Reality check: Chapter 24 withholding is assumed liability for U.S. employers but is not required


By Patrick Vermeister
28 March 2016

The productive spirit of the American worker dies a little bit every time he looks at his pay stub and sees a healthy portion of his wage go down the black hole of Federal Income Tax withholding.

Yet millions of Americans are not aware that Chapter 24 withholding is not required by private-sector employers. With the proper declaration paperwork provided to an employer’s payroll department, there should be nothing taken out of an employee’s paycheck for Federal Income Tax.

The Internal Revenue Manual (2004) states: “Private employers, states, and political subdivisions are not required to enter into payroll deduction agreements (meaning Form W-4). Taxpayers should determine whether their employers will accept and process executed agreements before agreements are submitted for approval or finalized.”

Shocking to many Americans is the existence of those who are lawful American nontaxpayers as stated by the Federal Appellate Court case in 1972: “They (the revenue laws) relate to taxpayers, and not to nontaxpayers. The latter are without their scope. No procedure is prescribed for nontaxpayers, and no attempt is made to annul any of their rights and remedies in due course of law.” Thus, the IRM section only applies as a ‘procedure’ for those who are legal U.S. Taxpayers and does not apply to Americans who are lawful nontaxpayers.

For private-sector employers, withholding exemptions presented by employees must be accepted, according to 26 USC 3402(n) which explicitly states:

“Notwithstanding any other provision of this section, an employer shall not be required to deduct and withhold any tax under this chapter upon a payment of wages to an employee if there is in effect with respect to such payment a withholding exemption certificate (in such form and containing such other information as the Secretary may prescribe) furnished to the employer by the employee certifying that the employee:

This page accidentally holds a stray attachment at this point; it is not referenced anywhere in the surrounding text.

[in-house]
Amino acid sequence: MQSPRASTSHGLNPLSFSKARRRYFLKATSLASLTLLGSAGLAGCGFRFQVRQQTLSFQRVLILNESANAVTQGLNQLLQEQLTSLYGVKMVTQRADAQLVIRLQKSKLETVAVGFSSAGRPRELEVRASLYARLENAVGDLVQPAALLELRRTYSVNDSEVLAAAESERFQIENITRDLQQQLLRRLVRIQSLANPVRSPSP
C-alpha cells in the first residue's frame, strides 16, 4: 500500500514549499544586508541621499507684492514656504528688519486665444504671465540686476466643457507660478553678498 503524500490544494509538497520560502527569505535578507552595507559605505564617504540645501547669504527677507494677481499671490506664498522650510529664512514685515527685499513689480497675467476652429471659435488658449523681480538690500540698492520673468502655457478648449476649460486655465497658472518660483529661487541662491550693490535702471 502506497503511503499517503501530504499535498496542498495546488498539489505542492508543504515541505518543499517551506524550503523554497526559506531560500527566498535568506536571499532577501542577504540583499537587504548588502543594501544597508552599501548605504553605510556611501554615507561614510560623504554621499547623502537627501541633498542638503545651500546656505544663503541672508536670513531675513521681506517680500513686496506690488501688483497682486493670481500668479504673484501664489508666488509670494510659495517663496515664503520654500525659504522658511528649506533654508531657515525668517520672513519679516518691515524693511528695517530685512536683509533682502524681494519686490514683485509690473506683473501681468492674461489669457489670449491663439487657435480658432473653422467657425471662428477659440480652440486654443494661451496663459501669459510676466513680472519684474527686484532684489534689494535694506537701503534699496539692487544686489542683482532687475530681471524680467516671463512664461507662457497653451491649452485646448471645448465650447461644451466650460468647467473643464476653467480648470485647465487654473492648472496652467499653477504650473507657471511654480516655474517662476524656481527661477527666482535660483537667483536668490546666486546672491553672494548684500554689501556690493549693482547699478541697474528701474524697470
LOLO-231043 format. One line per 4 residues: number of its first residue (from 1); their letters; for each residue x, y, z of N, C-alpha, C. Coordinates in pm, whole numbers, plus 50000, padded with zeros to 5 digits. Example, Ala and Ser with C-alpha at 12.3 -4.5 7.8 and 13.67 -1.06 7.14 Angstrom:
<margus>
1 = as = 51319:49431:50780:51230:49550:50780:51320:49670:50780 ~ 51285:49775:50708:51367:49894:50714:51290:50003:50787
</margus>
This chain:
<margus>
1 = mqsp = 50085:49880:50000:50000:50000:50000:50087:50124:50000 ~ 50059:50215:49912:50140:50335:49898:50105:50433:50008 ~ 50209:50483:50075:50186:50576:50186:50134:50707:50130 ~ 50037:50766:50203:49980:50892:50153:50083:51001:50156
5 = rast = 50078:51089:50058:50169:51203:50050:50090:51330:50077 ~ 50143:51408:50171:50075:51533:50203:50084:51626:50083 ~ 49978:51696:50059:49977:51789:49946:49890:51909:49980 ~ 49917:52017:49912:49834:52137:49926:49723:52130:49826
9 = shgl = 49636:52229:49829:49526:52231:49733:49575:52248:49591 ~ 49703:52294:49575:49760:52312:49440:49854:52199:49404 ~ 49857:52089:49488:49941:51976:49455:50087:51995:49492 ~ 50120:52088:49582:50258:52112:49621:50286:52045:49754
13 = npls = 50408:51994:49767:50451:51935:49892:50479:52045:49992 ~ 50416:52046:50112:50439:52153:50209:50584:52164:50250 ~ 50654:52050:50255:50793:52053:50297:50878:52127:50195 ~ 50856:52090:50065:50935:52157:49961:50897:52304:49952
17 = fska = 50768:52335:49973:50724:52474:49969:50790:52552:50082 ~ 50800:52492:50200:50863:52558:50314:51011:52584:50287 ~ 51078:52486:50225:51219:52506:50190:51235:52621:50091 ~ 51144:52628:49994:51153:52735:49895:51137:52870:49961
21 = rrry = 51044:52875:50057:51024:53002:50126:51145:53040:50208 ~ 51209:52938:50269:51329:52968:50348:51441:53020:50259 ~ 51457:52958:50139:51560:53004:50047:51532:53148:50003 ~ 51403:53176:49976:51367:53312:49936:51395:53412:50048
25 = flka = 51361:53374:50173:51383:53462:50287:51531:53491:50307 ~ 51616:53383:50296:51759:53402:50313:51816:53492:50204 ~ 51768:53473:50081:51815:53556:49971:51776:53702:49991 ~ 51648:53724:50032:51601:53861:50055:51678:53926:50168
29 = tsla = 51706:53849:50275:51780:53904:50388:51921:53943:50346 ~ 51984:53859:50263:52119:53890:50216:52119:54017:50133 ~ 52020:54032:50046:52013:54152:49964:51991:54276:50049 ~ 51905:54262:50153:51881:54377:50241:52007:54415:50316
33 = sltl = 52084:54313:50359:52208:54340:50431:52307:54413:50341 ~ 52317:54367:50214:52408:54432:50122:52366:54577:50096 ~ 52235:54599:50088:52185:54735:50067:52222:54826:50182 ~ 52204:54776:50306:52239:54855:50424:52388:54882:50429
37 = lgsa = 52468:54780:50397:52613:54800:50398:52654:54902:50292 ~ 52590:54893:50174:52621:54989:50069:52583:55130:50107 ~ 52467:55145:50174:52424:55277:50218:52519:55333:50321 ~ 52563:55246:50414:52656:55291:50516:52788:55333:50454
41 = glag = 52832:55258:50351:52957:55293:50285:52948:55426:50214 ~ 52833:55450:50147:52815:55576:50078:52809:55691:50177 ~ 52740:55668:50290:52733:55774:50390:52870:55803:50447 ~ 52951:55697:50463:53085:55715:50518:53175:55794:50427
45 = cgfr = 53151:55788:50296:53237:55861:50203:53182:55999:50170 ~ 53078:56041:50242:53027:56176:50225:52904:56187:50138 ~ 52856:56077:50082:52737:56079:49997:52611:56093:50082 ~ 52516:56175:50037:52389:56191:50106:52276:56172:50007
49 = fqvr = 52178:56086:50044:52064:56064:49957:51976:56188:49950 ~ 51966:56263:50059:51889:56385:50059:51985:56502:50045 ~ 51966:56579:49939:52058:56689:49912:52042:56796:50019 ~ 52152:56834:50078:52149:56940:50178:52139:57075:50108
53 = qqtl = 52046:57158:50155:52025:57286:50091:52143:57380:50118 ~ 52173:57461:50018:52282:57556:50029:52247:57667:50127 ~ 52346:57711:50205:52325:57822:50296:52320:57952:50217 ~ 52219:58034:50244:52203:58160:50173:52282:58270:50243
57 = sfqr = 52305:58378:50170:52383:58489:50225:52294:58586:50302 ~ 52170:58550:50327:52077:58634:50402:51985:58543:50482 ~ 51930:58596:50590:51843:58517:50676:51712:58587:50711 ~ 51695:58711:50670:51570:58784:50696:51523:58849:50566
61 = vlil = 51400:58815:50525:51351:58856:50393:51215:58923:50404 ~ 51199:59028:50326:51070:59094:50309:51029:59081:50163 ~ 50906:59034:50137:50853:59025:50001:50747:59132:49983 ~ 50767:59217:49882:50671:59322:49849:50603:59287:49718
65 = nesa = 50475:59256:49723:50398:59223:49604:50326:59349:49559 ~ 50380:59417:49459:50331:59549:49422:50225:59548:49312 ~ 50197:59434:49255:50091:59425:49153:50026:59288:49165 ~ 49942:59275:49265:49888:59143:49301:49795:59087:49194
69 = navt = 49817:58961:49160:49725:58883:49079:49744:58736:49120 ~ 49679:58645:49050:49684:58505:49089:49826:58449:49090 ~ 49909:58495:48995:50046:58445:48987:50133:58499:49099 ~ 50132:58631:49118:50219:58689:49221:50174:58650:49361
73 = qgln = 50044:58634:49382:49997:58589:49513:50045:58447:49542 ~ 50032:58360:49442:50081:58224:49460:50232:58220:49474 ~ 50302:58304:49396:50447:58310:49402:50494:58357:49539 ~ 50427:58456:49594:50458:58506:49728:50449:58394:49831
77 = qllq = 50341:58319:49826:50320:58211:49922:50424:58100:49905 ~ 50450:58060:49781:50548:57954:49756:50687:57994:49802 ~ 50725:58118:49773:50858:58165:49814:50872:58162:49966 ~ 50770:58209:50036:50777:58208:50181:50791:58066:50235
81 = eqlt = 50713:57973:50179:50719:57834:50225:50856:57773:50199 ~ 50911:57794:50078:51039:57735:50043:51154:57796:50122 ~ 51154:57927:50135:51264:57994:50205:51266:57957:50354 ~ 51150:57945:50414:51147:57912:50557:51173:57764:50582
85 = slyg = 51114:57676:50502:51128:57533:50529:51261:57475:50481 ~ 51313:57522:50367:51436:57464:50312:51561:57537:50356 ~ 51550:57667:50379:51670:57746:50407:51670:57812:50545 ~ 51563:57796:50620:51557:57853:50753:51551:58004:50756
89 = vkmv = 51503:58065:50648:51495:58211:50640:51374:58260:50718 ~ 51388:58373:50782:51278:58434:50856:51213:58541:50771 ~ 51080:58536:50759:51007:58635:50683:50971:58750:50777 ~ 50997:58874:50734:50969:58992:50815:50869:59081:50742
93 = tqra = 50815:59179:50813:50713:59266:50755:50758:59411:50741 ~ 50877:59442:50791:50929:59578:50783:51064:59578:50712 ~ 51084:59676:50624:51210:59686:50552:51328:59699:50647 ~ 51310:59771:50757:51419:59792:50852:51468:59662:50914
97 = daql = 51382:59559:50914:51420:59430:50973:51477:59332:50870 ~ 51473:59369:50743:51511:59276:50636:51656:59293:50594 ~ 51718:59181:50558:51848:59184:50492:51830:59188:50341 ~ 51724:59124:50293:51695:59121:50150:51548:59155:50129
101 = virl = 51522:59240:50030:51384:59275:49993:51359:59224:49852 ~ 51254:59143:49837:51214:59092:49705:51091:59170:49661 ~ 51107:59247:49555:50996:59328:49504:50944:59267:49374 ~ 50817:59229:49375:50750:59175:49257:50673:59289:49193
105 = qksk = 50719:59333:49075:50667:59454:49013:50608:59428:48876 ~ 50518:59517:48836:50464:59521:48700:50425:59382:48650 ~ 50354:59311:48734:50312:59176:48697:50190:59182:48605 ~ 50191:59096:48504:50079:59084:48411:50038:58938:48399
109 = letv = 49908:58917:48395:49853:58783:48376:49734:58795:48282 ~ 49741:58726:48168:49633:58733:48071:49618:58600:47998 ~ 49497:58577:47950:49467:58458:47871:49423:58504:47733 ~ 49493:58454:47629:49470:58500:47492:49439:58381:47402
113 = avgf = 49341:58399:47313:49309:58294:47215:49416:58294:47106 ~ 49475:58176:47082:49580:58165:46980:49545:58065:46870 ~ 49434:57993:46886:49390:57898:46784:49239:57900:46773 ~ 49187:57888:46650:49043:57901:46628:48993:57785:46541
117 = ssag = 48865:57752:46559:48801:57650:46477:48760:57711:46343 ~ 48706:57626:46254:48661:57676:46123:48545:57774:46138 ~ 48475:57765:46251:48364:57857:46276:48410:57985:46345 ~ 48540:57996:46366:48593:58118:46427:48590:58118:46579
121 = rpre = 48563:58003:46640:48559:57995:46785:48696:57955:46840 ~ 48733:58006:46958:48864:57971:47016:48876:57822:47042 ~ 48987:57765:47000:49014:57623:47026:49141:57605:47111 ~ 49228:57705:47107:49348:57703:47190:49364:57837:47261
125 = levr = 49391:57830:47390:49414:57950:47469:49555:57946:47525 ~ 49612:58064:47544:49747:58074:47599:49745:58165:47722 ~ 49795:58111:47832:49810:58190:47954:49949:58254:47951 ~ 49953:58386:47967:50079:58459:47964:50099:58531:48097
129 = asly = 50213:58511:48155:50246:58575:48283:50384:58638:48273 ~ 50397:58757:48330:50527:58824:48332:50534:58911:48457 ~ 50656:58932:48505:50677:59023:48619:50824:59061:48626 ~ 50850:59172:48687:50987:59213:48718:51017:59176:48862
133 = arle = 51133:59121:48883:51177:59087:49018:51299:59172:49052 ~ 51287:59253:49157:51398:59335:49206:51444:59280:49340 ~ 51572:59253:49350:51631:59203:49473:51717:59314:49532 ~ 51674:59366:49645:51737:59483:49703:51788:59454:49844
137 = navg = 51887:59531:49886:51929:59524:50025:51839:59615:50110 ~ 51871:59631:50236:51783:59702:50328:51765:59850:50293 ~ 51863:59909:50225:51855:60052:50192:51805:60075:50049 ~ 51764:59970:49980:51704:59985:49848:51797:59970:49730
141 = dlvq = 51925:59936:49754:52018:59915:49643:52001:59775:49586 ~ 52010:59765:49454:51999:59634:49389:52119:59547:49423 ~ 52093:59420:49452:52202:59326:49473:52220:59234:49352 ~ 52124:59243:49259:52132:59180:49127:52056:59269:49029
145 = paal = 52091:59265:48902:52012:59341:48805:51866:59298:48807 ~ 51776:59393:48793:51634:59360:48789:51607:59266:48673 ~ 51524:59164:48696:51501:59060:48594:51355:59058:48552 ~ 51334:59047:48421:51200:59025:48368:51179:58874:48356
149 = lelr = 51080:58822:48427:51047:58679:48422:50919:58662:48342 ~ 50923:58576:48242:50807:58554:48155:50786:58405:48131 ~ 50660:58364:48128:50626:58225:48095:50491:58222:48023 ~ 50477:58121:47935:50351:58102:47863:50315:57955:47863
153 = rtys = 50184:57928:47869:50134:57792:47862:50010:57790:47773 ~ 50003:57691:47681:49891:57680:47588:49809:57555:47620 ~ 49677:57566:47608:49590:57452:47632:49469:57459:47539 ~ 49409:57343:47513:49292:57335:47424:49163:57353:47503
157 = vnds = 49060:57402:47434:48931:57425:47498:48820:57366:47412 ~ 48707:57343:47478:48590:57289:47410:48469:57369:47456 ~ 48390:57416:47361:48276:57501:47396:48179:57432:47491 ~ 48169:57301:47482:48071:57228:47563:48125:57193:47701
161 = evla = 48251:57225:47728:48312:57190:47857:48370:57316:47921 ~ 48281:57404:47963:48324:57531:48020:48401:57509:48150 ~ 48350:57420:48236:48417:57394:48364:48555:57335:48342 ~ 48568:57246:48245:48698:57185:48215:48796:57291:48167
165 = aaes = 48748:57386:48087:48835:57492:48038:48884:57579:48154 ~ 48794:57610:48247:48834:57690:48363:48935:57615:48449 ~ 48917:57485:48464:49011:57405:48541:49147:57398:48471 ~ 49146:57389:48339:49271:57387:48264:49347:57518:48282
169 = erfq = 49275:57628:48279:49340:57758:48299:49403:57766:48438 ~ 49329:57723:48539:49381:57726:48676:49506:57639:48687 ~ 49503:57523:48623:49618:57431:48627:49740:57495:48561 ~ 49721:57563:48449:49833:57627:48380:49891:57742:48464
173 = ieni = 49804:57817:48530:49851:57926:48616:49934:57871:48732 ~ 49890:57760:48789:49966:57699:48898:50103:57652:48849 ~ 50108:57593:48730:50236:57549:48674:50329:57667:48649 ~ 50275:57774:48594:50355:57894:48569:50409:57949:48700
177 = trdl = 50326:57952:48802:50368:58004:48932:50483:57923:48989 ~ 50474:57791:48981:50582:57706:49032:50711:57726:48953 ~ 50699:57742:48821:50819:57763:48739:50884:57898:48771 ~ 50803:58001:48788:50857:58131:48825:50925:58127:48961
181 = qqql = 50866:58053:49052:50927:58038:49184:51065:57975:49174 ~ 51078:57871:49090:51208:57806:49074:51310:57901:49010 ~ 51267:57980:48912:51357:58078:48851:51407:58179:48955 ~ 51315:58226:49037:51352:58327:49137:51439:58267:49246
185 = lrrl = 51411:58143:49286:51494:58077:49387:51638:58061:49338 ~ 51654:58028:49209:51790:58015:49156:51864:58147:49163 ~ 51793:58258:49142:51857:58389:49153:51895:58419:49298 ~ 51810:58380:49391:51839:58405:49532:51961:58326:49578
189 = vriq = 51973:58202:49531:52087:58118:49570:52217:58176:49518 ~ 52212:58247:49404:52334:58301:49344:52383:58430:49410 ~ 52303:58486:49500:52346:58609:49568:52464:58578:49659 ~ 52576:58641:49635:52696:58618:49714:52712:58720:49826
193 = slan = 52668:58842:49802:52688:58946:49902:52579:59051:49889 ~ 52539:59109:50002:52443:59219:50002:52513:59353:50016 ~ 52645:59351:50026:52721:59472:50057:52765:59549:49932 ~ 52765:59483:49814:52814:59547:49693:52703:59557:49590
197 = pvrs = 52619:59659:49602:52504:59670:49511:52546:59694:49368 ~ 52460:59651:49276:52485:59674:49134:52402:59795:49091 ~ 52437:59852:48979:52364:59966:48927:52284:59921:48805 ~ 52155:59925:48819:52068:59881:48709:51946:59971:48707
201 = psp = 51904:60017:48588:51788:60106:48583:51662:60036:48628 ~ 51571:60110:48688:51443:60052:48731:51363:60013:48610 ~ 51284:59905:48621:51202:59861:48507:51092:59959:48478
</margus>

(1) incurred no liability for income tax imposed under subtitle A for his preceding taxable year, and

(2) anticipates that he will incur no liability for income tax imposed under subtitle A for his current taxable year.”

The IRS Form 8233 is the mechanism to accomplish this exemption from withholding. It is filled out by the employee and must be accepted by a private-sector employer. The form is available for download here.

“Many people may gloss over this form since it mentions terms like ‘nonresident alien,’ ‘personal services,’ and ‘United States,’ ” says Adele Weiss, founder of Weiss+Associates, a European-based consultancy firm specializing in the Federal Income Tax. “Once people understand the definitions of these terms, they know that Form 8233 applies to them if they work in the private sector in the 50 states of the Union.”

The existence of this form, coupled with the fact that it is up to the private-sector employee to fill out and hand it to the private-sector employer, reinforces the fact that the Federal Income Tax is voluntary as do many other laws and federal documents. Additionally, the Social Security Administration clearly states that a Social Security Number is not required to work in the Constitutional Republic:

“The Social Security Act does not require a person to have a Social Security Number to live and work in the United States. … However, if someone works without a Social Security Number, we cannot properly credit the earnings for the work performer, and the worker may lose any potential entitlement to Social Security benefits.”